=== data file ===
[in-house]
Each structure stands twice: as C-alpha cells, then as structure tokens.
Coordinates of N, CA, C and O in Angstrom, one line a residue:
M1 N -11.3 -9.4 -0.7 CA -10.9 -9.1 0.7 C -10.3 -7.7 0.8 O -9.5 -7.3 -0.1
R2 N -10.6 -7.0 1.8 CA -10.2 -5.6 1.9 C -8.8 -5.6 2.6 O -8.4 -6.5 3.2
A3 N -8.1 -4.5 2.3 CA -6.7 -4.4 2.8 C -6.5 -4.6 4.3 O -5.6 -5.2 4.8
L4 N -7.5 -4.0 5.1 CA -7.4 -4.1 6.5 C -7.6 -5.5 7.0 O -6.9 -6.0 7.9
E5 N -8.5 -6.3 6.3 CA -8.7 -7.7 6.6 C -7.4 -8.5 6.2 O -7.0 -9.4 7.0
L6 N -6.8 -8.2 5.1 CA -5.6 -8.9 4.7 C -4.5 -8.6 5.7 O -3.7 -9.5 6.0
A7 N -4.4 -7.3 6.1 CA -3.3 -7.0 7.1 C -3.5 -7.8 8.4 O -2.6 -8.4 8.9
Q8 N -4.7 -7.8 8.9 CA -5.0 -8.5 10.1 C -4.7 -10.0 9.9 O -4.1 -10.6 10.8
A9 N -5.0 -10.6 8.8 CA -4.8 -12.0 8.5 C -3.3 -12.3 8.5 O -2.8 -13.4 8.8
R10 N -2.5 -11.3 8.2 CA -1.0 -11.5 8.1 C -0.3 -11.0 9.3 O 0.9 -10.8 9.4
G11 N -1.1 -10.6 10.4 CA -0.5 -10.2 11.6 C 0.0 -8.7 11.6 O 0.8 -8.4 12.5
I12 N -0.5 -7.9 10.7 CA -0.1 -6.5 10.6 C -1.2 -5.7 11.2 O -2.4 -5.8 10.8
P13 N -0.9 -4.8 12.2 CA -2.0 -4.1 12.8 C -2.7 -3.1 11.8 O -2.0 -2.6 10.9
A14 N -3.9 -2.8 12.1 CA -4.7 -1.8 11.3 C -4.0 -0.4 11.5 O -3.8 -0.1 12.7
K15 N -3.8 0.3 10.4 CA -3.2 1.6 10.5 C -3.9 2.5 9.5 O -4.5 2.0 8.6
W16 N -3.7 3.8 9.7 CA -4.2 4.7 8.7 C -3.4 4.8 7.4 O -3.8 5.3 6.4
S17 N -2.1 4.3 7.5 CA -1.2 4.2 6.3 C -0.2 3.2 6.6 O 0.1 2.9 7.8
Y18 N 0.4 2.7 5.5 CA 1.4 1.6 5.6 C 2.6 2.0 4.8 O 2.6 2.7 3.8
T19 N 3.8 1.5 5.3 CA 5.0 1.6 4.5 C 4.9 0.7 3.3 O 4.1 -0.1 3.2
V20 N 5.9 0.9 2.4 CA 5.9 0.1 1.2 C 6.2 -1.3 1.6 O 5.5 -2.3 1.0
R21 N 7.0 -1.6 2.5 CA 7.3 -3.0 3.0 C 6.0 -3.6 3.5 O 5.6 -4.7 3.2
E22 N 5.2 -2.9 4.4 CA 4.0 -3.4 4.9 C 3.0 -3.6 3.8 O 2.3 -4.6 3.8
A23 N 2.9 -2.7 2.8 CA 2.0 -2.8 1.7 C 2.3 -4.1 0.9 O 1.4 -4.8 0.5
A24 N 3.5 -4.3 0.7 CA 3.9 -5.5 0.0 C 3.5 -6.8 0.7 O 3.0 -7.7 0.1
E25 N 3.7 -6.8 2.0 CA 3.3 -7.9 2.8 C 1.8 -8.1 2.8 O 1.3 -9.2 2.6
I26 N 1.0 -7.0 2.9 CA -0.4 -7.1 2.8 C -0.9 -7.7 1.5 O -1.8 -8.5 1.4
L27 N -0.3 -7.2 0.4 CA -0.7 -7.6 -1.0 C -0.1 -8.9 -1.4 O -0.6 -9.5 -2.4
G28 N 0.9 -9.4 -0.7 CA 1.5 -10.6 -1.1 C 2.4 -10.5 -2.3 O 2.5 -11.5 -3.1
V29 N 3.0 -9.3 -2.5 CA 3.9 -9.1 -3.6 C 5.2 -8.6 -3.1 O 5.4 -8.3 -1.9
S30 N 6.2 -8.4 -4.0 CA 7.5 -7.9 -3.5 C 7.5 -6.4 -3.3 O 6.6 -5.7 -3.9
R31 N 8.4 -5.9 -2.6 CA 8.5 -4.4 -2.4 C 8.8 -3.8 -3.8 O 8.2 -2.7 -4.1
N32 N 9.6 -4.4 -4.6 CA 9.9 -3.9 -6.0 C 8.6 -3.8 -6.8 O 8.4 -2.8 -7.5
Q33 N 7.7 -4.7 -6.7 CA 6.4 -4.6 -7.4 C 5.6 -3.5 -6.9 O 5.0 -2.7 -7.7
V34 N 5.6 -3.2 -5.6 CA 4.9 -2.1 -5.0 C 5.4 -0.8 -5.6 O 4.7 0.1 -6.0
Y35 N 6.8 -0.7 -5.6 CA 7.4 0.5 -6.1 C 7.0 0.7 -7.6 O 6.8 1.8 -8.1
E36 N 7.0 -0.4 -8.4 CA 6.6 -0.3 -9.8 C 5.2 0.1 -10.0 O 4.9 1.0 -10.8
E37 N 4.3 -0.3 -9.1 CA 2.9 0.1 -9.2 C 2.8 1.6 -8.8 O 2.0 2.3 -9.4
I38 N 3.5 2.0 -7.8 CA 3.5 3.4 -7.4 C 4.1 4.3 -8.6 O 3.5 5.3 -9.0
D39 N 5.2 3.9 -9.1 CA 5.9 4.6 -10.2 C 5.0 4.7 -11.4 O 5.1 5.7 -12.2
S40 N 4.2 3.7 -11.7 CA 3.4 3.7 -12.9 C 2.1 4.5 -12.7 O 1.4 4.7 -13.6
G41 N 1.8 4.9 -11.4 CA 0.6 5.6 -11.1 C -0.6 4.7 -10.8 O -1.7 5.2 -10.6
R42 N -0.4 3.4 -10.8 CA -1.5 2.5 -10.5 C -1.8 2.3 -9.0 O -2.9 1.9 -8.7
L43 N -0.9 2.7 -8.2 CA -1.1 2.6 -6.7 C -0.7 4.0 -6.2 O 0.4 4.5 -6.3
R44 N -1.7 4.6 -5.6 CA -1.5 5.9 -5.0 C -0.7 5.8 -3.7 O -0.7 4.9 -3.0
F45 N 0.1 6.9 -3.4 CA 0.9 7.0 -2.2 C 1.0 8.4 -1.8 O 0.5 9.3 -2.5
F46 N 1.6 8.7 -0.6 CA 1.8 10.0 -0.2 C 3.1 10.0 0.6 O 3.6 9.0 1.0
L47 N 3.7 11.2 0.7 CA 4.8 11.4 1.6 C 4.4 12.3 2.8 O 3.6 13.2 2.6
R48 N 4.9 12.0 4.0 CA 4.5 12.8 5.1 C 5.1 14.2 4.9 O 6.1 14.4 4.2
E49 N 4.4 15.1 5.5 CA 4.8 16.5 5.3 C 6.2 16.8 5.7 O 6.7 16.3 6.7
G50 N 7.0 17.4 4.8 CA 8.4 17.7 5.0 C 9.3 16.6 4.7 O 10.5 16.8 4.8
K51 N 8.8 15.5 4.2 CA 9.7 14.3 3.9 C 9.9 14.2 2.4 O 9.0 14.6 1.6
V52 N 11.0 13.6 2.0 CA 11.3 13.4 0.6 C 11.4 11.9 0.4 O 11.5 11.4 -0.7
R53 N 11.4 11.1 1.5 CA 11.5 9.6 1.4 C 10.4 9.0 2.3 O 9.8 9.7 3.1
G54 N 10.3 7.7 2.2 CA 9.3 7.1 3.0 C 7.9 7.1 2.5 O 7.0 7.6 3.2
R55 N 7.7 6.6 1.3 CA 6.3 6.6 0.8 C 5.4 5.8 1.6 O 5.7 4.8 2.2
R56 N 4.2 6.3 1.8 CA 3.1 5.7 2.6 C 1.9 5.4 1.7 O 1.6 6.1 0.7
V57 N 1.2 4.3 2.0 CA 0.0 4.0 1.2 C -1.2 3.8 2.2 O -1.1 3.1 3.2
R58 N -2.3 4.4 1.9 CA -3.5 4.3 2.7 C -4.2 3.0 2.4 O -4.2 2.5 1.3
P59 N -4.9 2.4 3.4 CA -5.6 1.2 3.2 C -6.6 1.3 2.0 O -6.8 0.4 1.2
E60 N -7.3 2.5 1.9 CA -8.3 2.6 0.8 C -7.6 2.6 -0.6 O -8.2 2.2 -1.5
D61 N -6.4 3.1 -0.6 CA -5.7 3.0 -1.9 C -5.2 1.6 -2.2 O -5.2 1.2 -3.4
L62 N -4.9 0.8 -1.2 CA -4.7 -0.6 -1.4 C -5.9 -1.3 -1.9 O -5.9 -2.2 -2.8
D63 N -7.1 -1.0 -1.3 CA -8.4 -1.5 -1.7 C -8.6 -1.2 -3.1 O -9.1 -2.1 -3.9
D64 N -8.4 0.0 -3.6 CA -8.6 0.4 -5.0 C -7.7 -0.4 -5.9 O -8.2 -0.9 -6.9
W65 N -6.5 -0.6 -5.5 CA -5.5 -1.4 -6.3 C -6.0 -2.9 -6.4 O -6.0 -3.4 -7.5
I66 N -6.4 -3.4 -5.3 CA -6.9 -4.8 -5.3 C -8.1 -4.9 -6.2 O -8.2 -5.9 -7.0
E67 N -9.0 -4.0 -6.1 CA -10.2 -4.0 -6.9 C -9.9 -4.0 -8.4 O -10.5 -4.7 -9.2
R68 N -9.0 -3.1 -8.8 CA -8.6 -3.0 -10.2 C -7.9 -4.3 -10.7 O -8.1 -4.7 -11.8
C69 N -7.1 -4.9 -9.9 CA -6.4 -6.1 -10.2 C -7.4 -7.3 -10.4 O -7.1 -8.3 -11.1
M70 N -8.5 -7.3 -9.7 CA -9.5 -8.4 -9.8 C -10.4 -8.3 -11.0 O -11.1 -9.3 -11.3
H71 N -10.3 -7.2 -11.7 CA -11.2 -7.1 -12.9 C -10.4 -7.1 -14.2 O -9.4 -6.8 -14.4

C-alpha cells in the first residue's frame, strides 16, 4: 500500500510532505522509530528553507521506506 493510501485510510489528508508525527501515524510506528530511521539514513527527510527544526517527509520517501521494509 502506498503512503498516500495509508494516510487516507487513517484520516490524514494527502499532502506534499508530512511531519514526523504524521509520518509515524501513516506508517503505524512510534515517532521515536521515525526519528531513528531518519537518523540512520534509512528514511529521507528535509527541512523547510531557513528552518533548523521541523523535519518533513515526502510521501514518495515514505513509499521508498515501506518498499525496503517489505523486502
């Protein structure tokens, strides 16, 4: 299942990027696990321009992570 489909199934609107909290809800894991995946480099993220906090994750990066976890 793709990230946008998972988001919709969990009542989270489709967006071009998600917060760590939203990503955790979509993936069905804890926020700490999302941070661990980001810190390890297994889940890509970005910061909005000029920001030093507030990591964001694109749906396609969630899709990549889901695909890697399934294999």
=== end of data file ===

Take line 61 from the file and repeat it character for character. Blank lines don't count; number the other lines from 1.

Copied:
R58 N -2.3 4.4 1.9 CA -3.5 4.3 2.7 C -4.2 3.0 2.4 O -4.2 2.5 1.3